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QEO. In particular, REA claimed that the District had failed to submit a QEO. REA also contested the District's calculations as to past years' salary figures and fringe benefit costs on the grounds that (1) § 111.70(1)(nc) does not permit a QEO above the minimum requirements, (2) premium equivalents were improperly used instead of actual costs, (3) workers' compensation benefits should have been included in the costs and (4) other figures such as stop-loss insurance costs, medical management service costs and an inflation factor should not have been included.

¶9 WERC rejected REA's arguments. It first determined that a QEO comes into existence when an employer commits itself to do what is statutorily required to have a valid QEO. WERC found that the District had submitted a QEO because it committed itself to comply with Wis. Stat. § 111.70(1)(nc) by using the words found in Wis. Admin. Code § ERC 33.10(3)(a)1 and 2. Section ERC 33.10(3)(a)1 and 2 provide what is necessary for QEO existence. WERC next decided that any inaccuracies or problems with Forms A and B did not render the QEO nonexistent or invalid because the Forms are not part of the QEO, and the completion of them is not a condition precedent to making them. WERC also held that employers should have the opportunity to make corrections and that errors, if corrected, did not forfeit an employer's right to make a QEO.

¶10 On February 17, 1998, WERC issued an order ruling that the District's offer was a QEO and that its implementation was consistent with the law, apart from certain corrections that needed to be made in Forms A and B.7

7 These corrections required the District to provide REA with forms that had been properly attested to by the District treasurer and to make summer school and proration recalculations.

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¶11 The circuit court concurred with WERC's decision, concluding that a QEO existed upon the District's commitment to comply with Wis. Stat. § 111.70(1)(nc). The court then rejected REA's contention that § 111.70(1)(nc) does not permit a QEO above the minimum requirements, that premium equivalents were improperly used instead of actual costs, that workers' compensation benefits should have been included and that other costs should have been excluded. REA appeals.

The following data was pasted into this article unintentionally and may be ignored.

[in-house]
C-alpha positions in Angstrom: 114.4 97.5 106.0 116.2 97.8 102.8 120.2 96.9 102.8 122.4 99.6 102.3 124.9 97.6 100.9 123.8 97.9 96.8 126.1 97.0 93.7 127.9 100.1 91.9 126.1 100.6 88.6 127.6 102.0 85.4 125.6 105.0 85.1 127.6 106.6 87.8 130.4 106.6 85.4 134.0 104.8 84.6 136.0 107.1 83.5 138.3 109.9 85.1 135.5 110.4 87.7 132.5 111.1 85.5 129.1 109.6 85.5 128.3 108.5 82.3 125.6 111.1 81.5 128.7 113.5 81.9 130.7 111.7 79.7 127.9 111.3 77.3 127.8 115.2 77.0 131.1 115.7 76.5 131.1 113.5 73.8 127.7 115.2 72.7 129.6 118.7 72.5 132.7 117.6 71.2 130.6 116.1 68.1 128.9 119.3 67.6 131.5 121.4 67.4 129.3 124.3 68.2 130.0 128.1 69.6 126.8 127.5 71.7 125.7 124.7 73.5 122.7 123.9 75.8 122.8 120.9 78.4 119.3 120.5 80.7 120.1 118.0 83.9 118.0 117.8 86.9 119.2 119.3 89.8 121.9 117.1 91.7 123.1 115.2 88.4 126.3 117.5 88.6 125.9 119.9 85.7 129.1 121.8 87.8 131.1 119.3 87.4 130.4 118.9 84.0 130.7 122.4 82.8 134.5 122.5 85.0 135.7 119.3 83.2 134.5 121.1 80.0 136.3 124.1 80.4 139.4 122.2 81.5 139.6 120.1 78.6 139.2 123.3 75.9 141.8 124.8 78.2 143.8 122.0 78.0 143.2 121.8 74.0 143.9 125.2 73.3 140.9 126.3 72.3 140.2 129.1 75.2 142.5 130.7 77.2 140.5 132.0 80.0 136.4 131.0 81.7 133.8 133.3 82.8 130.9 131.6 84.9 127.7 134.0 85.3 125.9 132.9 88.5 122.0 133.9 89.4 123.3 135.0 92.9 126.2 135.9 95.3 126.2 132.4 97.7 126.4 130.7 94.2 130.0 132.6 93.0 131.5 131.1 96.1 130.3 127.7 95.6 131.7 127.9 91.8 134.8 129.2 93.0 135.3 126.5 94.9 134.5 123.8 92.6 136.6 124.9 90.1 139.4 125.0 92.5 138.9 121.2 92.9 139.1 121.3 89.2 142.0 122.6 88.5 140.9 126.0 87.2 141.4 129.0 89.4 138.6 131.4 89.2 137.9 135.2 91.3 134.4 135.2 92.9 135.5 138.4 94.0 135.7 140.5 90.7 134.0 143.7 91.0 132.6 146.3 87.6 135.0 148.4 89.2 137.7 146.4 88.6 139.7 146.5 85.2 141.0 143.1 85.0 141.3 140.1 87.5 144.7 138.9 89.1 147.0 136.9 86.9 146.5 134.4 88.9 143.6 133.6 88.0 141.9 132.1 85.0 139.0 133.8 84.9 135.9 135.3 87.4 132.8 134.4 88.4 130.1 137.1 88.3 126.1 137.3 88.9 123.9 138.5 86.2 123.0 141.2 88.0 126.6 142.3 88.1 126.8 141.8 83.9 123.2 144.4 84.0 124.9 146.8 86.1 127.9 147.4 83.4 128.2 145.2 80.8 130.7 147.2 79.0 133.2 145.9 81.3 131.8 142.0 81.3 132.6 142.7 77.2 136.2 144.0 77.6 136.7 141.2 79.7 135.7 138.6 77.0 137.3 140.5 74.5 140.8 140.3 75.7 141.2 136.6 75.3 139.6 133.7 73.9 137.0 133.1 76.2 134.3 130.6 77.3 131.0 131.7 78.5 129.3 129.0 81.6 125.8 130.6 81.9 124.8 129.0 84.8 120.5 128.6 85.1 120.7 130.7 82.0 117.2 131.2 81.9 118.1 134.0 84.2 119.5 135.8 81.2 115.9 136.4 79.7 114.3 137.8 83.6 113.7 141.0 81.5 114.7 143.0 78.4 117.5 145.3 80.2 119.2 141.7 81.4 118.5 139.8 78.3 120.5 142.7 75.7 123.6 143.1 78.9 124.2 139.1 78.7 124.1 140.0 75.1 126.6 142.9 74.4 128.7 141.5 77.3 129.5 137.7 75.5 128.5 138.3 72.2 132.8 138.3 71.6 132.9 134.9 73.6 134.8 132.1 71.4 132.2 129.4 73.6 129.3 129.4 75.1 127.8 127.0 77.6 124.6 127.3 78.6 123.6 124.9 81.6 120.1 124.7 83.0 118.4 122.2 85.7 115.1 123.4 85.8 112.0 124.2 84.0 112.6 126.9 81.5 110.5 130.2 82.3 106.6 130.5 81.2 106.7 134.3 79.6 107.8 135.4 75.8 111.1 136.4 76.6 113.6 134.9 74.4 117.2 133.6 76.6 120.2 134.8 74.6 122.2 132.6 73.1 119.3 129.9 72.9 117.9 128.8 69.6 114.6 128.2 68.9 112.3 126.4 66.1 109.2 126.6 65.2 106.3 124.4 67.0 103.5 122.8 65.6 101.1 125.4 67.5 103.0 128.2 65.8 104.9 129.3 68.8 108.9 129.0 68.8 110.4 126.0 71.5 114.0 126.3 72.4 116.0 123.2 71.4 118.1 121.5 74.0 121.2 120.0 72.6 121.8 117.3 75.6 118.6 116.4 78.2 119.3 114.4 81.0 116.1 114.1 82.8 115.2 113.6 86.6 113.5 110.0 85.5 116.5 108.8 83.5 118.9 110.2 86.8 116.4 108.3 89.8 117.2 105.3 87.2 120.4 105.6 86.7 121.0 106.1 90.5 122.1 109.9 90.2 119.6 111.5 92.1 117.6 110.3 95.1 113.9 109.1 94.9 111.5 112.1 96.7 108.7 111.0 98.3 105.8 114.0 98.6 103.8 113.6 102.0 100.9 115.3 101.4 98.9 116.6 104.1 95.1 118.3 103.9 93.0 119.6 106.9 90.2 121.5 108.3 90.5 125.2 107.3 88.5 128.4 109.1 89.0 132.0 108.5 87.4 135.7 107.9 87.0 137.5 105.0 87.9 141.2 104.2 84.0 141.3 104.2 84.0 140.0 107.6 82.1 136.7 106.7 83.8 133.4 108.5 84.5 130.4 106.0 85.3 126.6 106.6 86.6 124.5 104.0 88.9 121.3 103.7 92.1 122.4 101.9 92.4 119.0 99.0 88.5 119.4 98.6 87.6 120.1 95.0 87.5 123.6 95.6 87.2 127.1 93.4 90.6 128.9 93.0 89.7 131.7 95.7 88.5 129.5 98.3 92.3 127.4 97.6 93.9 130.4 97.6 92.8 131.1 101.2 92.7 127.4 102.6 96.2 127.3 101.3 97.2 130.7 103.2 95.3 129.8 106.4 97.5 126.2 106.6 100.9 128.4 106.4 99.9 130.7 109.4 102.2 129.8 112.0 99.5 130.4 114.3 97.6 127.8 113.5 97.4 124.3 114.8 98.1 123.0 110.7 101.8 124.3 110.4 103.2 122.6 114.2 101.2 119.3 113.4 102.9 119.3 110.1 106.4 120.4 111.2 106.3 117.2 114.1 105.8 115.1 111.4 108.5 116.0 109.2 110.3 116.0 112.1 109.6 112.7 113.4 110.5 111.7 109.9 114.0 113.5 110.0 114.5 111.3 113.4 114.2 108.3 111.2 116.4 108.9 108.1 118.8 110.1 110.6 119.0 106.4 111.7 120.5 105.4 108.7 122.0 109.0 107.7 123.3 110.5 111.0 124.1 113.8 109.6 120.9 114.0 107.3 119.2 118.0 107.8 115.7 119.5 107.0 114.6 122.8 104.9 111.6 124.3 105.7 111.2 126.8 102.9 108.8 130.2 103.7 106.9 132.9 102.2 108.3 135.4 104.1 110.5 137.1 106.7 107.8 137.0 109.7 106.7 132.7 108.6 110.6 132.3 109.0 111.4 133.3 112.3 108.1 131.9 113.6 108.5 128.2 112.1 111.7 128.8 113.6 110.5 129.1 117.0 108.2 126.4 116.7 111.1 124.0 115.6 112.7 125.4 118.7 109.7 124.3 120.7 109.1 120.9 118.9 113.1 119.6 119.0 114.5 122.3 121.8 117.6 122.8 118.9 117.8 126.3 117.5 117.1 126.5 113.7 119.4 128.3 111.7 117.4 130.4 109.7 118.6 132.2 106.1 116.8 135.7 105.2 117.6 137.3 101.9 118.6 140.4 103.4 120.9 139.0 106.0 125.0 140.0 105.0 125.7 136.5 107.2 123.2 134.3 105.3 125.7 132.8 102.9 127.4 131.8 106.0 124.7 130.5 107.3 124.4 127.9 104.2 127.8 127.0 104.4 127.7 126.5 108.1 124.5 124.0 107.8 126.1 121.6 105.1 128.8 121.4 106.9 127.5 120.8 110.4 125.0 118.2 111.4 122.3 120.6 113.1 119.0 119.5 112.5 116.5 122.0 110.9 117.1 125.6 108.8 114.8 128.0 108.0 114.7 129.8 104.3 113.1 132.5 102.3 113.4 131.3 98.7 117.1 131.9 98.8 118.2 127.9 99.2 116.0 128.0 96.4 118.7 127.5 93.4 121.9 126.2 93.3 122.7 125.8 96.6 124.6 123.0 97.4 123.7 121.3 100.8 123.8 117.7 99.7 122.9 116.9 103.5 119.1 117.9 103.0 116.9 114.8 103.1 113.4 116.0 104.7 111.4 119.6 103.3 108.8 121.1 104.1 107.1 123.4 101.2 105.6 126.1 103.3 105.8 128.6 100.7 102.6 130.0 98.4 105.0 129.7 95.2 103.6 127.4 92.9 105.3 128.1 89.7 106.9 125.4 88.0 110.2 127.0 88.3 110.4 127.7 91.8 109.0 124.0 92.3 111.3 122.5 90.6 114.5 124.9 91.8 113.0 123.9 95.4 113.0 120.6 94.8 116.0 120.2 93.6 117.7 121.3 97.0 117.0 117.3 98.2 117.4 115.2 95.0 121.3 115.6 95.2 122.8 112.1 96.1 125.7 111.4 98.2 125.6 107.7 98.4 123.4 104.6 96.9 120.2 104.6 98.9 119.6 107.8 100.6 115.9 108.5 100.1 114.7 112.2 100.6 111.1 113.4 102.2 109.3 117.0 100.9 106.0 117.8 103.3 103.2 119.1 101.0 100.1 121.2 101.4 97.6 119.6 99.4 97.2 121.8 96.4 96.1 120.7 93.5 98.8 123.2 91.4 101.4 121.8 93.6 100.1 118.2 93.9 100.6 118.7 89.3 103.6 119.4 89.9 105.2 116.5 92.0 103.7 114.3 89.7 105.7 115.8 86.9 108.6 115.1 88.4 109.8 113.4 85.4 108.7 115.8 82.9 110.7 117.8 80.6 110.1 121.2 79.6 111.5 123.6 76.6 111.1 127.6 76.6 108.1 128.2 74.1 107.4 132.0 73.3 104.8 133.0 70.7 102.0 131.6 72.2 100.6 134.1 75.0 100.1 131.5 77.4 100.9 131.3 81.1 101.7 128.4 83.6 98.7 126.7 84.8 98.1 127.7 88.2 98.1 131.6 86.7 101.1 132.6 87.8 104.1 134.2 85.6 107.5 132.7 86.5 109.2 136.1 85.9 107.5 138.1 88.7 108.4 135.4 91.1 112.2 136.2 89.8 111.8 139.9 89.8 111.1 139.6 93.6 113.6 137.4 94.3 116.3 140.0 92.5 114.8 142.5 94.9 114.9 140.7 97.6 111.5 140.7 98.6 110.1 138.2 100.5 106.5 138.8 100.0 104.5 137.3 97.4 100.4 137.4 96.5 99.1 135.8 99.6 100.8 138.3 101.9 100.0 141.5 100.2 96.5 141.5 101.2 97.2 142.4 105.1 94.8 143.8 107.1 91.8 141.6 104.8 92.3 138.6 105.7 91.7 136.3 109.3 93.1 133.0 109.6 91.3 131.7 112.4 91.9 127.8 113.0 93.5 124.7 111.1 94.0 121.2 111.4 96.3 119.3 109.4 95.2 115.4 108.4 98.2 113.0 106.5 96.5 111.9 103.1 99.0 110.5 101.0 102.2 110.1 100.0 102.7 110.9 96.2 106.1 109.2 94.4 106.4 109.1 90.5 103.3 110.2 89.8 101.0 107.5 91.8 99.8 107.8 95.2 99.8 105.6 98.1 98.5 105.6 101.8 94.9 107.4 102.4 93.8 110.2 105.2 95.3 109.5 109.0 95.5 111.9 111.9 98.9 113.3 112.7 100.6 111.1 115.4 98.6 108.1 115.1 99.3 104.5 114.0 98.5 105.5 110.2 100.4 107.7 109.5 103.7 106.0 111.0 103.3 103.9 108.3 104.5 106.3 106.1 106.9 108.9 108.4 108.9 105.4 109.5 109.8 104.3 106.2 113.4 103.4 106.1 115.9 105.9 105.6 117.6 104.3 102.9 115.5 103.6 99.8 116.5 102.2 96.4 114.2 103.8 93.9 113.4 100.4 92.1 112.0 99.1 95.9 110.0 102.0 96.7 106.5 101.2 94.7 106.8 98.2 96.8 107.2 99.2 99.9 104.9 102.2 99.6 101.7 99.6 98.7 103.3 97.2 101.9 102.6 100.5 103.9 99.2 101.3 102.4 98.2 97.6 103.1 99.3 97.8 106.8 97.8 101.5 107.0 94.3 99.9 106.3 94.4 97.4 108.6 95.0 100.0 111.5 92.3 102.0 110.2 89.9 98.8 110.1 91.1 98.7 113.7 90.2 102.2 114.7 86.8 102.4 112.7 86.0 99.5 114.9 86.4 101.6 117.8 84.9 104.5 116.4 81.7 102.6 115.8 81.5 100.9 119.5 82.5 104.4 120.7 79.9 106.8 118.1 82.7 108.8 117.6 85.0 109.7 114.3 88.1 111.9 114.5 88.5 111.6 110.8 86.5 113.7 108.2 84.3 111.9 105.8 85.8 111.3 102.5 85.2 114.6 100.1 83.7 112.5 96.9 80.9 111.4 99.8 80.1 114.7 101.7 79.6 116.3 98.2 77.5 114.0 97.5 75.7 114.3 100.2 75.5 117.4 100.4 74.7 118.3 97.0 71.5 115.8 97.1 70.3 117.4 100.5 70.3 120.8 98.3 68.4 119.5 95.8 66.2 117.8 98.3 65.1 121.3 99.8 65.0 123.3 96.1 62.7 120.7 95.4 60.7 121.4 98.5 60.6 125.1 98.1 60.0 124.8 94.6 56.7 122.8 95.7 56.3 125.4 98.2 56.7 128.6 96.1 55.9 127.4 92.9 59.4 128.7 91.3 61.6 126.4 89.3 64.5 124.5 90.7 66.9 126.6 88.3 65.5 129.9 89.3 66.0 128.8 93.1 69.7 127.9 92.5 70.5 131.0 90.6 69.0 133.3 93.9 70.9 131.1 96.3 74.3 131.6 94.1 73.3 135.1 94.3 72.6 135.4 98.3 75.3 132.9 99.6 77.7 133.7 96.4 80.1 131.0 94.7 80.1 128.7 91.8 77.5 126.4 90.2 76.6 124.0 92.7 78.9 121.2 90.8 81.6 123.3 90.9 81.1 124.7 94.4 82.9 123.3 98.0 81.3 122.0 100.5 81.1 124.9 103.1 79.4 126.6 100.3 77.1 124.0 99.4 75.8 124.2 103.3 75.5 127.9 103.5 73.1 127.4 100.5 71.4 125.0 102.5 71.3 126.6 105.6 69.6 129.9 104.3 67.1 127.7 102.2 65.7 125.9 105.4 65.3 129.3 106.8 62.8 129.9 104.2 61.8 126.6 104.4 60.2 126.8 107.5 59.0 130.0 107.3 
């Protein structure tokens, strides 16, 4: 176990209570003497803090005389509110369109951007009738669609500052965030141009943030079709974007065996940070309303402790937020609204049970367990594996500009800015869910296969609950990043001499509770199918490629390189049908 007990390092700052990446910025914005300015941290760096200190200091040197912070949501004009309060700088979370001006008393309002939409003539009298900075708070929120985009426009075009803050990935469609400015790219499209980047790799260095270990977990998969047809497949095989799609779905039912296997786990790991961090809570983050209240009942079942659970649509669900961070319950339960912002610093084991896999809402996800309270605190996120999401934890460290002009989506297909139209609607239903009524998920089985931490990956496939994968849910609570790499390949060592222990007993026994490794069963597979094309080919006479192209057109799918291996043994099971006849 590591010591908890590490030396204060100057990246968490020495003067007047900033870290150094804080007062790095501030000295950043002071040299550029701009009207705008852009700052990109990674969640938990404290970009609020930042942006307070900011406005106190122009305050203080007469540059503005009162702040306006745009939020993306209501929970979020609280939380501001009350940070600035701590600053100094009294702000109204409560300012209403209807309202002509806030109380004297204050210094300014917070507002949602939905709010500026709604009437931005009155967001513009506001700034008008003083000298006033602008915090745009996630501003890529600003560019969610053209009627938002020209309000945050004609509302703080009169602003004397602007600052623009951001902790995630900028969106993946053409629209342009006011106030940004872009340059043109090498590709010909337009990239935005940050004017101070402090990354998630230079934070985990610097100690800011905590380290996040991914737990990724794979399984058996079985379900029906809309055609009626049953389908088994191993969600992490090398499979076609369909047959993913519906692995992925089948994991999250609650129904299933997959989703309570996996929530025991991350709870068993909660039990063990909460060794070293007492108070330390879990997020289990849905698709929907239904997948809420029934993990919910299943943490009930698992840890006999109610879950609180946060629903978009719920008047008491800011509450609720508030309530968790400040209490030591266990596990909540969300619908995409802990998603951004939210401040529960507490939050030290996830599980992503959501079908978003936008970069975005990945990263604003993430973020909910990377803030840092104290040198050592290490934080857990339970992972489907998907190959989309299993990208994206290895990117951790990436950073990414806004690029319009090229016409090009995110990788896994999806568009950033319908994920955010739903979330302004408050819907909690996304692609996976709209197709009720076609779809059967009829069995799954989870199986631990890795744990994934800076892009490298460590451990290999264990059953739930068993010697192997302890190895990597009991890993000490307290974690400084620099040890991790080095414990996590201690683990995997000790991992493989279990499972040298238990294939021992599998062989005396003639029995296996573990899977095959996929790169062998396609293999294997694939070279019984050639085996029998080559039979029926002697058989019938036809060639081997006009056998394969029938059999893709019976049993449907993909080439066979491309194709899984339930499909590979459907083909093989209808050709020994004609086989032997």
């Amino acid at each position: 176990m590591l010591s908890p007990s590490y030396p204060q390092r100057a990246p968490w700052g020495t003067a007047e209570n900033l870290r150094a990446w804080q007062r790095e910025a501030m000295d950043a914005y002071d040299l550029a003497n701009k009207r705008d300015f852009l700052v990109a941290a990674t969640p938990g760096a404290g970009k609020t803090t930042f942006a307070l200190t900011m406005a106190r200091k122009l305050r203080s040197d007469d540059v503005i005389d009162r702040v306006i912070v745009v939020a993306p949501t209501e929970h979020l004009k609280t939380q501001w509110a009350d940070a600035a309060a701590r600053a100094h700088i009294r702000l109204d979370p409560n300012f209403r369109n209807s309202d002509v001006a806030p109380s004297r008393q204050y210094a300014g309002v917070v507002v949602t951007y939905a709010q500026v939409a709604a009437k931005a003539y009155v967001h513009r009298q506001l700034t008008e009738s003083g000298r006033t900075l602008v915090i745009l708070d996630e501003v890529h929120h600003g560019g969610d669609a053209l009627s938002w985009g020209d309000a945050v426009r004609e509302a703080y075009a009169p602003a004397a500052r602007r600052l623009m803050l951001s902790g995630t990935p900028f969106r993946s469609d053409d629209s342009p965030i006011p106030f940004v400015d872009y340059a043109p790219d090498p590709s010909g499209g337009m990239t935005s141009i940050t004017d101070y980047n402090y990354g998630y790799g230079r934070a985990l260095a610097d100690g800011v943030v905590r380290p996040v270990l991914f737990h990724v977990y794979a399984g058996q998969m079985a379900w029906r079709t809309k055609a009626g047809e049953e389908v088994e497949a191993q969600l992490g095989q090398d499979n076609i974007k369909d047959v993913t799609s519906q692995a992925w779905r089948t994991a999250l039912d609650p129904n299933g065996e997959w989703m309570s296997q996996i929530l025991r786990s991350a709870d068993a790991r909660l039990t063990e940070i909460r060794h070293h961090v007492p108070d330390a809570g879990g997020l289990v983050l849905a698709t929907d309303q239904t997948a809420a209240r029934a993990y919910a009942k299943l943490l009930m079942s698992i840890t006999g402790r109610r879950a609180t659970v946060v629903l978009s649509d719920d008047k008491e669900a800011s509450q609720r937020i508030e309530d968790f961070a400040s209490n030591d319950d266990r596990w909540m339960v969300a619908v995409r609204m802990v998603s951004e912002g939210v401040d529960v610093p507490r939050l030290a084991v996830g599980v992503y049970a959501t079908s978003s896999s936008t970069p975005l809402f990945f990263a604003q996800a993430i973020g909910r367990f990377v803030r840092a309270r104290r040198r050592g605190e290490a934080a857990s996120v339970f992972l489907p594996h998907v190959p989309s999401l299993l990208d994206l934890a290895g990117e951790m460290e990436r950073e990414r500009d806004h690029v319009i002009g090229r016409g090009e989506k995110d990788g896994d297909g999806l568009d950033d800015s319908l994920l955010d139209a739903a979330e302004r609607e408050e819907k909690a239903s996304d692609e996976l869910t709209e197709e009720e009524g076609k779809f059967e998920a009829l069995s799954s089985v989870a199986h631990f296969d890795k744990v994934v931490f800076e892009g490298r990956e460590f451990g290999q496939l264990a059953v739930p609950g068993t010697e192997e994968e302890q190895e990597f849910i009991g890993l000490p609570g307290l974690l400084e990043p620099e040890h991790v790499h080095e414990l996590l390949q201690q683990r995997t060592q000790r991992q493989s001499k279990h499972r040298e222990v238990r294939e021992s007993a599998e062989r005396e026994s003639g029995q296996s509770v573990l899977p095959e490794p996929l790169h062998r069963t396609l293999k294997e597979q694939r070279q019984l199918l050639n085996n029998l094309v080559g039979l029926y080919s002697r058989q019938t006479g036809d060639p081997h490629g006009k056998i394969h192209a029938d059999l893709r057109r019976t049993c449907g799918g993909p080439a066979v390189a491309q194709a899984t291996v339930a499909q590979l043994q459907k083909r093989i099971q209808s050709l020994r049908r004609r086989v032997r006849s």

QEO LAW

¶12 We begin our discussion by setting forth the applicable law under Wis. Stat. § 111.70(1)(nc) of Wisconsin's Municipal Employment Relations Act (MERA) and Wis. Admin. Code § ERC 33.10. Section 111.70(1)(nc) provides the statutory definition of a QEO, which is set forth in its entirety below:

(nc) 1. "Qualified economic offer" means an offer made to a labor organization by a municipal employer that includes all of the following, except as provided in subd.2:

a. A proposal to maintain the percentage contribution by the municipal employer to the municipal employes' existing fringe benefit costs as determined under sub. (4) (cm) 8s., and to maintain all fringe benefits provided to the municipal employes in a collective bargaining unit, as such contributions and benefits existed on the 90th day prior to expiration of any previous collective bargaining agreement between the parties, or the 90th day prior to commencement of negotiations if there is no previous collective bargaining agreement between the parties.

b. In any collective bargaining unit in which the municipal employe positions were on August 12, 1993, assigned to salary ranges with steps that determine the levels of progression within each salary range during a 12-month period, a proposal to provide for a salary increase of at least one full step for each 12-month period covered by the proposed collective bargaining agreement, beginning with the expiration date of any previous collective bargaining agreement, for each municipal employe who is eligible for a within range salary increase, unless the increased cost of providing such a salary increase, as